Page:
History of Banking in Sudan (Conventional and Islamic): A Critical Review (1903-2019)

Omer Allagabo Omer Mustafa


This paper critically reviews the developmental stages of banking (Conventional and Islamic) in Sudan throughout the last 115 years (1903-2019). Historical and descriptive-analytical approaches were used. Historical data collected from the annual reports of The Central Bank of Sudan and relevant studies were used to describe and compare stages during that period. The results indicated that political instability and ideology changes of the state (e.g., Colonialism, independence and democracy, socialism and Islamic) systems played a significant role in the formation of stages of development of Sudan’s banking systems (e.g., conventional, Islamic, dual system). Moreover, the implementation of the Islamic Sharia Law in 1983 was the original basis for the augmentation of the Islamization of the country’s banking system, particularly as it pertained to the prohibition of charging interest. Under the Comprehensive Peace Agreement (CPA: 2005-2010), the conventional banking (interest rate) in Southern Sudan was restored, whereas the Islamic approach continued in the north. Notwithstanding, all banks were managed by one central bank in the north namely The Central Bank of Sudan. The study highlights the relationship between factors affecting political stability and the growth of stability and the banking system.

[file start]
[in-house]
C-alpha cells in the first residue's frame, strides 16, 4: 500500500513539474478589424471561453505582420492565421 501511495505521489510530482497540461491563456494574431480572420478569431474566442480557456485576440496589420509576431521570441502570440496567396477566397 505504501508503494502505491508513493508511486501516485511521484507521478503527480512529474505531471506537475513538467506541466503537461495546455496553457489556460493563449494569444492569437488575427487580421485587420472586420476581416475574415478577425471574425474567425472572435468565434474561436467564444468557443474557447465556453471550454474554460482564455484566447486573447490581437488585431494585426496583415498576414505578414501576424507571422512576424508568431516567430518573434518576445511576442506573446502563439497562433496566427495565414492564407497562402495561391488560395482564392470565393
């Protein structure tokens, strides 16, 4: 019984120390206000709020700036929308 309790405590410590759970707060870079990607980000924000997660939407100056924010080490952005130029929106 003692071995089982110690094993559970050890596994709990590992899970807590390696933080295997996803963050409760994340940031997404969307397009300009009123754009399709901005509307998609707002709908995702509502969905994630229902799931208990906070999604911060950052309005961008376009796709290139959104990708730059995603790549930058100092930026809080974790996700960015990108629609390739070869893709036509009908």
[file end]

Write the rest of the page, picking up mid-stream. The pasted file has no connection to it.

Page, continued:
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DOI: https://doi.org/10.5296/ifb.v8i1.18740


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